Just for the record, here's the current bunch of available tools: https://wiki.mozilla.org/L10n:Tools

Now what I understand, there are a few scopes where we can take advantages of machines for frustrating repetitive works. If that's the case, then please note them all down concisely - may be Community Tools will be able to help develop Firefox Addons for most of the text parsing/processing etc. purposes.

CCing Brian Kings here, for the same.
(Reporter)

Comment 4

5 years ago
(In reply to Axel Hecht [:Pike] from comment #2)

> Some technical nits: The word "process" is used in a variety of meanings,
> many folks at least around me will misread that to be the product shipping
> process. Also, I'm not sure if this is a good topic for a bug, or if this
> product/component would be. First time I run across a bug here.

Thanks Pike!
I understand that it is issue of Mozilla Communities/Contributor Engagements so I put here. If Mozilla thinks that it should be under different component and different subject line, then it can be changed. I want to track this issue here in bugzilla and want to resolve this issue of community collaboration because it is due from years.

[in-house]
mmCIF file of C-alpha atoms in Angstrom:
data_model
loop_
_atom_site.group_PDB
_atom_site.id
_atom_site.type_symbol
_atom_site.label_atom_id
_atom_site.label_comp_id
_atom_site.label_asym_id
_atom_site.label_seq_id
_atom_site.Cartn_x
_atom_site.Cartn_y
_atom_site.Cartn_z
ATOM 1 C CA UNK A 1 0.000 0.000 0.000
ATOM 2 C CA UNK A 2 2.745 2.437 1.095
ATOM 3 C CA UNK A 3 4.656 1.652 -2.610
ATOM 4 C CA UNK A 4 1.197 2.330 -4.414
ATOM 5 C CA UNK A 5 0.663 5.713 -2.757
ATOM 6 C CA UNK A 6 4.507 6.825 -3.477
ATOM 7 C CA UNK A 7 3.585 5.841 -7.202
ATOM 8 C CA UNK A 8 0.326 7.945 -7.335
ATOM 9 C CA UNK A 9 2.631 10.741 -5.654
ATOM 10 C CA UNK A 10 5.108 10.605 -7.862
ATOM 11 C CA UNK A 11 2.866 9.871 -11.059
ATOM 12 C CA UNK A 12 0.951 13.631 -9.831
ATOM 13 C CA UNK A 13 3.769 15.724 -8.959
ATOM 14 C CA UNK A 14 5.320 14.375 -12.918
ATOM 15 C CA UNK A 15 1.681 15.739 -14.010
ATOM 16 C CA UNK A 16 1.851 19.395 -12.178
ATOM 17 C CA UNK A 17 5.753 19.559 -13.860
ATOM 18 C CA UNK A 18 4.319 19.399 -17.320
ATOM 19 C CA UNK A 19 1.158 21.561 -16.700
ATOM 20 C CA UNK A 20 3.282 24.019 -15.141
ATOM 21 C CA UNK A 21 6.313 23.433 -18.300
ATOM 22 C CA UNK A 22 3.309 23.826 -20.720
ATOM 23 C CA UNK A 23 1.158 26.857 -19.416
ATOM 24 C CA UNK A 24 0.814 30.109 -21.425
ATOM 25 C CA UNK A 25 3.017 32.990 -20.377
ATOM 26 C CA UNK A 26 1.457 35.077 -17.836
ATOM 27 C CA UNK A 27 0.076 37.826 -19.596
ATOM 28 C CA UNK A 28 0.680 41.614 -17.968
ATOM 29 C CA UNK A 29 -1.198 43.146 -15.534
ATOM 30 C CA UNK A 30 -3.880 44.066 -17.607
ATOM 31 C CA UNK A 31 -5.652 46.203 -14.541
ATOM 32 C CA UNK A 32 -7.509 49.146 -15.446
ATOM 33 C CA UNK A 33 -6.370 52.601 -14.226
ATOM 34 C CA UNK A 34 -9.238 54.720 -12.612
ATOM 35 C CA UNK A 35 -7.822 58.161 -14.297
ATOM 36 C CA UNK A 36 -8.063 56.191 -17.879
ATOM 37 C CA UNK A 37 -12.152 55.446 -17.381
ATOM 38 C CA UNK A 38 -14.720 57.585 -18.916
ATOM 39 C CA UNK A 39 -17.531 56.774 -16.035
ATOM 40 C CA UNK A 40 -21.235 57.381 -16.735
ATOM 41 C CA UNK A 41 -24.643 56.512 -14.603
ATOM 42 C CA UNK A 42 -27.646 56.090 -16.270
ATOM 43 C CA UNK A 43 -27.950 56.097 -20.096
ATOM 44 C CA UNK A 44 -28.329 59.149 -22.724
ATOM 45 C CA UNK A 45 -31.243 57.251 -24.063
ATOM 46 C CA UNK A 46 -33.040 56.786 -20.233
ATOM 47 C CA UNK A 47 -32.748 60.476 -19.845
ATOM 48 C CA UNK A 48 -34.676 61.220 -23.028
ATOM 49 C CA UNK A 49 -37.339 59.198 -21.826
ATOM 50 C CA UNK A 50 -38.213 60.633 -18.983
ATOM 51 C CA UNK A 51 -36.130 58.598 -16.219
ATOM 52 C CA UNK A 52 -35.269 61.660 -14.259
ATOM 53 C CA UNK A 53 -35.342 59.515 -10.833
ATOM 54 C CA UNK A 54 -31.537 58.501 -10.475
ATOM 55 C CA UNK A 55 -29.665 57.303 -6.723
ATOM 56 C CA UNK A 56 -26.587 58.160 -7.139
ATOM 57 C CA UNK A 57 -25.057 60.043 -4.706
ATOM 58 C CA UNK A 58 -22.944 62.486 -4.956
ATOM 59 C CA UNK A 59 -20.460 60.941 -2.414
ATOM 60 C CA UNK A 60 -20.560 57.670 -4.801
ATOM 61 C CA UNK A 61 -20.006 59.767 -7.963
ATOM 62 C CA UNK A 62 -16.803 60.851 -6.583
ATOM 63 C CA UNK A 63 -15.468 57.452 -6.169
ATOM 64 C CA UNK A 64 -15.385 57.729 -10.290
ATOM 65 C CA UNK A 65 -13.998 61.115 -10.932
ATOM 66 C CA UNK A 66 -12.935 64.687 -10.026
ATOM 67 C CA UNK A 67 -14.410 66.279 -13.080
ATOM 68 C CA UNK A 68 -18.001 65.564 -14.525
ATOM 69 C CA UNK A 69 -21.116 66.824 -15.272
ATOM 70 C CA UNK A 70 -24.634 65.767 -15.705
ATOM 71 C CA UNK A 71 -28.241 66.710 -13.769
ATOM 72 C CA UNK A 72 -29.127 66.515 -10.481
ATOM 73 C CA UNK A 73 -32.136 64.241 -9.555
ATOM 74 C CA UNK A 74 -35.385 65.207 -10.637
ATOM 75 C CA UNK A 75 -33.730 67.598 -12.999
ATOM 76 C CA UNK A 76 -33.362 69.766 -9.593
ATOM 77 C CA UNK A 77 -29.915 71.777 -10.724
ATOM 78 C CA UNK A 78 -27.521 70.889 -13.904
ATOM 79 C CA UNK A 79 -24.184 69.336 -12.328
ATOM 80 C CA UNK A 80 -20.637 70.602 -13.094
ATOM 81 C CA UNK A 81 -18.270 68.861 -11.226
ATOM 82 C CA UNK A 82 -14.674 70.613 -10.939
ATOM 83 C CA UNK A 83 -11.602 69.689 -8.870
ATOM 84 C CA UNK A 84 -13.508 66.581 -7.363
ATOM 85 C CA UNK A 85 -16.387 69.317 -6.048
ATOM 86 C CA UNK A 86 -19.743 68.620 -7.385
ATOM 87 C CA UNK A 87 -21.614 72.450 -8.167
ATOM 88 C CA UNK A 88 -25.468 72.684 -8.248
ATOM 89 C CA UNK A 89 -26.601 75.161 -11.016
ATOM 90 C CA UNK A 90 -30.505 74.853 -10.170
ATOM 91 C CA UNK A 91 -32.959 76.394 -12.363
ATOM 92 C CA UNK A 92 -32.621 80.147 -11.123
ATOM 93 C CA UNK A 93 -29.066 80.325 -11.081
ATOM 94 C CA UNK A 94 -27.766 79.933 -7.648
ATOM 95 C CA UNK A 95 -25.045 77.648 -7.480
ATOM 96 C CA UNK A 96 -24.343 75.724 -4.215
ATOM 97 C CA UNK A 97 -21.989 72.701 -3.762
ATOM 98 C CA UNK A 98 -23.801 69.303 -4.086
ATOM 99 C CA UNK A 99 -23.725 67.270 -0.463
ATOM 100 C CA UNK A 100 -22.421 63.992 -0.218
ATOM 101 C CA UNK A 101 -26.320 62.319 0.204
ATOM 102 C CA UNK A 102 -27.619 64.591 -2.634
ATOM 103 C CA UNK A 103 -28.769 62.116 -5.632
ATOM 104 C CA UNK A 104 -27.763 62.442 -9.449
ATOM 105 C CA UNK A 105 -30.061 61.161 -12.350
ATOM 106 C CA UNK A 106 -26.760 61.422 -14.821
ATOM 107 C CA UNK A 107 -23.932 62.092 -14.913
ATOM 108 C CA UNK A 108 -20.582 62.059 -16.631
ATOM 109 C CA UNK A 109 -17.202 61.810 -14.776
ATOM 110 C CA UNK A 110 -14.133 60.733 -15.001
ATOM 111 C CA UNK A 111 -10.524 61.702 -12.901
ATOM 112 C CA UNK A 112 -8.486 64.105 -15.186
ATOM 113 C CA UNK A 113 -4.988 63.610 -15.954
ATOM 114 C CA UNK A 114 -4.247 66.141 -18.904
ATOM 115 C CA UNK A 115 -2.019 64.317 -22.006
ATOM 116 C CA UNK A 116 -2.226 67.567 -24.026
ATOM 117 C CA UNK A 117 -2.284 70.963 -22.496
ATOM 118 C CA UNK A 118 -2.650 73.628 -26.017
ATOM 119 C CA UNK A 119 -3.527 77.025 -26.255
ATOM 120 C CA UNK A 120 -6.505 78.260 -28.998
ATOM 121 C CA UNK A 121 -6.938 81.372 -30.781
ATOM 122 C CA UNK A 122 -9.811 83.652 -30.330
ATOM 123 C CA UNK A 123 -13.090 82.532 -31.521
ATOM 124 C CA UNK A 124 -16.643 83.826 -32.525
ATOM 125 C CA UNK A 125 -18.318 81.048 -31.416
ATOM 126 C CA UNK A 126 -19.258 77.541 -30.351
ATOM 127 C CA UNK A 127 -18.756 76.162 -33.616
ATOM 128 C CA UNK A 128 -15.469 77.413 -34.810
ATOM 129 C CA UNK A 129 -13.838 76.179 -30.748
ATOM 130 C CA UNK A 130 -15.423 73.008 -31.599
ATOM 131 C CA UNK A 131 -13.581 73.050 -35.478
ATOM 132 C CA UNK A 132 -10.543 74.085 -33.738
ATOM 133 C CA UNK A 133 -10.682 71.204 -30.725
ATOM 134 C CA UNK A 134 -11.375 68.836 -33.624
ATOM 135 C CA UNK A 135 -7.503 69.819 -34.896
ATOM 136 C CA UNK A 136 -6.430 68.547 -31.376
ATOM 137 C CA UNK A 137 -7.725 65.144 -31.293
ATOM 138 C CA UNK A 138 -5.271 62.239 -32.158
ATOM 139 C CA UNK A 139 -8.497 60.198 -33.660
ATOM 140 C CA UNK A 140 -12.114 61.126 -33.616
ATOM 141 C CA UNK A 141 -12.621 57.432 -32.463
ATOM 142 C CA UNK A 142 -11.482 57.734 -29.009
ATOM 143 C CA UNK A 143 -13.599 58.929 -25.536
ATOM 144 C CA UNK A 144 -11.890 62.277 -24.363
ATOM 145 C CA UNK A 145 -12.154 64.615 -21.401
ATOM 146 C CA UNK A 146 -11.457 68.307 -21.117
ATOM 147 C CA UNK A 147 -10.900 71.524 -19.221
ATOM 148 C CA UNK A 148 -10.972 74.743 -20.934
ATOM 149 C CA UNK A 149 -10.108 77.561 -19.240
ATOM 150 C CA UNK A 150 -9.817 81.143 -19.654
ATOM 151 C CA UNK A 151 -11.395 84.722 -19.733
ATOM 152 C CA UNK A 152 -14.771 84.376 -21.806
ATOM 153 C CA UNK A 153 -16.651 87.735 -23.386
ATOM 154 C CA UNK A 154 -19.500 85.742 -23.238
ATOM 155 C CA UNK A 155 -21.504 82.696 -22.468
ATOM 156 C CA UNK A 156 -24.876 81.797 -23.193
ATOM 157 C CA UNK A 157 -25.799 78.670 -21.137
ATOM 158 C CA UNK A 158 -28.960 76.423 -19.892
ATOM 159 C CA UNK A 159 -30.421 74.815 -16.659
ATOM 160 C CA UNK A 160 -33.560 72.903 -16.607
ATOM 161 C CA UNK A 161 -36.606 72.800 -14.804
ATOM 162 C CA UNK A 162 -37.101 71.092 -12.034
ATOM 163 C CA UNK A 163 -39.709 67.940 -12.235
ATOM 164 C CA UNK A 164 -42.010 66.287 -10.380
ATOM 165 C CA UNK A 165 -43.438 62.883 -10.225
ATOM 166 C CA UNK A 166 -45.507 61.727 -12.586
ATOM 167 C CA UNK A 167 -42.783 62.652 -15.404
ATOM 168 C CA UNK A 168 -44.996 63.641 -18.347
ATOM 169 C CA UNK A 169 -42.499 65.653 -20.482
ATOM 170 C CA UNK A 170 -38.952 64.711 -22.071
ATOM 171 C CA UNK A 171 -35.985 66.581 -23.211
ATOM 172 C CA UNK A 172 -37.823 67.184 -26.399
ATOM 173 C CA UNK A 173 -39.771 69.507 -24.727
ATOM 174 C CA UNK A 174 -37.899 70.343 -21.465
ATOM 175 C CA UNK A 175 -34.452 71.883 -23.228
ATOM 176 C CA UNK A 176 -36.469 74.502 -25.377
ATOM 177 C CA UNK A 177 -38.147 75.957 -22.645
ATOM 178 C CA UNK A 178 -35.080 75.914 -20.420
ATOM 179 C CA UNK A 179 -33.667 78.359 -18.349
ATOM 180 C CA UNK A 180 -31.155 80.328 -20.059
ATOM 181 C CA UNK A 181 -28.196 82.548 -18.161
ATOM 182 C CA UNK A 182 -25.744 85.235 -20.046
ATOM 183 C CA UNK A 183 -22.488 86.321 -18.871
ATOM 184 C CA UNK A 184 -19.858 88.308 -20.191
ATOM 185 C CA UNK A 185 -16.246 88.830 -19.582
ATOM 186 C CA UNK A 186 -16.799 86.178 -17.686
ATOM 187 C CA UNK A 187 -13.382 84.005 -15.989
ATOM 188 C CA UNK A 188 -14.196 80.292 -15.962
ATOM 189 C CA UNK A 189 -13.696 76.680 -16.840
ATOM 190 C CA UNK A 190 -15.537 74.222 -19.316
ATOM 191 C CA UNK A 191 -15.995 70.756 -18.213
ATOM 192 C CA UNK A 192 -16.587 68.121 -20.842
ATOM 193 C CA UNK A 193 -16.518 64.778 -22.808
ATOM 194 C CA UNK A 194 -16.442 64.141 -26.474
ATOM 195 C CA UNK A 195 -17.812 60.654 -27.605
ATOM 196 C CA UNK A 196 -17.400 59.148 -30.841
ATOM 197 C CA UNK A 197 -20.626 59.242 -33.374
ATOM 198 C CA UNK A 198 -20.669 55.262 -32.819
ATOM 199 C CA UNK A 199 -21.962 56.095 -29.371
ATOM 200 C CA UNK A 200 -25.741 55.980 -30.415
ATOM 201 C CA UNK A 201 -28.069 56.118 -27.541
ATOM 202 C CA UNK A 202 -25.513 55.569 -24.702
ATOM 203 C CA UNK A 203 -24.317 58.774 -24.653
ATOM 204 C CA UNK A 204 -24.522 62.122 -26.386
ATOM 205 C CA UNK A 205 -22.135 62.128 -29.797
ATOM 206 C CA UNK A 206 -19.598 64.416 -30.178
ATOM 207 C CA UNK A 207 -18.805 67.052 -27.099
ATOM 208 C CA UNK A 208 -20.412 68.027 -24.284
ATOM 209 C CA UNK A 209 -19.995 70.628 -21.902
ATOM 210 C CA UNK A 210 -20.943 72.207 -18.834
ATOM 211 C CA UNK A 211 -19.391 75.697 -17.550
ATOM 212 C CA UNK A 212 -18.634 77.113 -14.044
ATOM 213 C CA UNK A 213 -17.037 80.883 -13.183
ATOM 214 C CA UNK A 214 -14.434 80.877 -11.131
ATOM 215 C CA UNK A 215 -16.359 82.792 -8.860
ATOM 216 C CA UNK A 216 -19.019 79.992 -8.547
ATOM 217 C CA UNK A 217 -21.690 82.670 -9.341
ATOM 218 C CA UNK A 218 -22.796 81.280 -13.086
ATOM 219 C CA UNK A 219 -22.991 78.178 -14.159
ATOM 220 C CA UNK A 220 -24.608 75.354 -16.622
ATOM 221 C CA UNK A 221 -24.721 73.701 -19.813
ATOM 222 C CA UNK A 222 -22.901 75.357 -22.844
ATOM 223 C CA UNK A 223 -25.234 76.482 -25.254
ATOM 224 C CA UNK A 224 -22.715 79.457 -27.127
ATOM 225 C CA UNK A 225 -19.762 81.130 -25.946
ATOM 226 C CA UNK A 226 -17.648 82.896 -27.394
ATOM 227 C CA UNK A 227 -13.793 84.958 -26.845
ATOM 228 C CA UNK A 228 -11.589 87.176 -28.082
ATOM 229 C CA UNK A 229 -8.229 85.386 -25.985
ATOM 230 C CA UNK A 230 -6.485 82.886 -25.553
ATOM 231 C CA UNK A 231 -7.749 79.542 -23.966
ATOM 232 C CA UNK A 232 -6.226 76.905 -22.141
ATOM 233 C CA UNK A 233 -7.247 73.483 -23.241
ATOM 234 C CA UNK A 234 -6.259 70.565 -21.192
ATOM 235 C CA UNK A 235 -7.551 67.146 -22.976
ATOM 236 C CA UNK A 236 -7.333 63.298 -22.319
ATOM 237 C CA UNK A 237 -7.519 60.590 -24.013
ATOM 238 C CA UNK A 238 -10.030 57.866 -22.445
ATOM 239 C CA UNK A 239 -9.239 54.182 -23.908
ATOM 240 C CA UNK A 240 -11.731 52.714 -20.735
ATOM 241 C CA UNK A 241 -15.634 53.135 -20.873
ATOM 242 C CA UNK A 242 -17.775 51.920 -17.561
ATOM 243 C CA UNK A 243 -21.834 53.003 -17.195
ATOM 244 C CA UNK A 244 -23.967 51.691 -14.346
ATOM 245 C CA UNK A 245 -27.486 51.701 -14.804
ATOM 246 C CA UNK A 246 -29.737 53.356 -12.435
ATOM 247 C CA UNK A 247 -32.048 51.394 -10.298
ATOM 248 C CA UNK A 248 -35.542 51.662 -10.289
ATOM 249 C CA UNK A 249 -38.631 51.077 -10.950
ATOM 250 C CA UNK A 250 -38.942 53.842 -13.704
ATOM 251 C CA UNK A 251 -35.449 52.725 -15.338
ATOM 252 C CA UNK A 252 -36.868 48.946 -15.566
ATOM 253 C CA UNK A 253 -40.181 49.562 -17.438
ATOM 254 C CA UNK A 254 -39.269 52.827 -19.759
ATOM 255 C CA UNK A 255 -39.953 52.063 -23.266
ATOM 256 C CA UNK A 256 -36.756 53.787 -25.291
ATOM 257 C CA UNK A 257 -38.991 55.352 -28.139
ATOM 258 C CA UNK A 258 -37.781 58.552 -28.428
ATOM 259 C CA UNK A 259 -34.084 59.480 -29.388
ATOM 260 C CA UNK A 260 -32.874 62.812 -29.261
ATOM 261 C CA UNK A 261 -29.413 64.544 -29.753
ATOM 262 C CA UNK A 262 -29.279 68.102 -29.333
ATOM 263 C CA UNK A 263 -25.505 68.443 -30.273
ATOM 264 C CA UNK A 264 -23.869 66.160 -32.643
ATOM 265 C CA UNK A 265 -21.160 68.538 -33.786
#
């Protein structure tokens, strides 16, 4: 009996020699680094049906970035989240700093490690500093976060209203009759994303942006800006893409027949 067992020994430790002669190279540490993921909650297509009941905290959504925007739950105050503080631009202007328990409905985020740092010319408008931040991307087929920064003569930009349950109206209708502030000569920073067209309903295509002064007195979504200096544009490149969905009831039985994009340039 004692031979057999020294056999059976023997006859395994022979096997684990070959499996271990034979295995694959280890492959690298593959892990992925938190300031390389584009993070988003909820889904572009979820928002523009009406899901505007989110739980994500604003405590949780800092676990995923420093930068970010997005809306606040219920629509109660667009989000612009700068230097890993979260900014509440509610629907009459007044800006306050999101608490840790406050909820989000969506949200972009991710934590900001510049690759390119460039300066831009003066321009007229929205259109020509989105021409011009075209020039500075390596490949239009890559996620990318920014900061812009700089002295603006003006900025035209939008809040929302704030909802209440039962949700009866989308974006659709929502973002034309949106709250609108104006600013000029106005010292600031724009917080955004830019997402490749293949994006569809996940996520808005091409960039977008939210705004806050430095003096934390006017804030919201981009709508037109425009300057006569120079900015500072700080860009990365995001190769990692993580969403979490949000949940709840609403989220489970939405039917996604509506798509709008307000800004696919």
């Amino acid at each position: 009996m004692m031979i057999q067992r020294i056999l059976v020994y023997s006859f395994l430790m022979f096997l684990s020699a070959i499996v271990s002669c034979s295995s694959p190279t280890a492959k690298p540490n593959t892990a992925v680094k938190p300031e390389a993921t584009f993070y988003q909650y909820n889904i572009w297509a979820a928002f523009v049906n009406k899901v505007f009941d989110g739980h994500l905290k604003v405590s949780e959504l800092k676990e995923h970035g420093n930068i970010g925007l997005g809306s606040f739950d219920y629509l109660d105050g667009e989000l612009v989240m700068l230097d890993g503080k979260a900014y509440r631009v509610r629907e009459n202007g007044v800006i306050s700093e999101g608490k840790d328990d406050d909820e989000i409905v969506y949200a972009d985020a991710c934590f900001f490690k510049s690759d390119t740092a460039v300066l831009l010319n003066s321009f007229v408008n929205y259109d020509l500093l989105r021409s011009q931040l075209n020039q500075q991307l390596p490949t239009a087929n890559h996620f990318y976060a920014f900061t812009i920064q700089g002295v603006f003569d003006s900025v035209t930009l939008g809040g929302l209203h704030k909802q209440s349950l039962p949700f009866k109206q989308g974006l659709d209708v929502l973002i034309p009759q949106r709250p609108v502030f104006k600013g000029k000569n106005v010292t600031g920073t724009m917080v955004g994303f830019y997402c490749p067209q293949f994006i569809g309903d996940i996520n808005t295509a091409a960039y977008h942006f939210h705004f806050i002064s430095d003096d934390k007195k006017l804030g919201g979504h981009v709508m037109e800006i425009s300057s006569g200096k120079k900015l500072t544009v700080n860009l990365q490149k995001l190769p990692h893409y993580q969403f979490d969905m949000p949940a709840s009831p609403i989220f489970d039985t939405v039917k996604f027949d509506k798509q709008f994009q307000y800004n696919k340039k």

(Reporter)

Comment 5

5 years ago
(In reply to Rajesh Ranjan from comment #0)

> 1. Time Consuming: The whole process is very cumbersome and time consuming.
> The task that can be done through some machine work, we have to do by
> comparing files in source with our locale. This task itself takes 40% time
> of a volunteers who give their free time for the Mozilla.
> 
> 2. Translation Memory and reuse of database: In the whole translation
> process, mainly dependent on committing files through hg and svn and editing
> the files through an editor, we am unable to use the translation memory and
> reuse of the translation we have done earlier. This again takes a volunteers
> more time than what it can be actually required.
> 
> 3. Inconsistency in Translation: Due to no use of memory, translation leads
> to the problem of inconsistency and issue of standardization. This problem
> leads to poor usability issues. We have conducted review meets and got
> feedback of inconsistencies.
> 
> 4. Glossary: Due to unavailability of any translation tool that can edit the
> files in the dtd and properties format, it is difficult for translators to
> use approved terminology in the translation of Mozilla product. Again
> creates usuability. 
> 

Missed to add one important issue: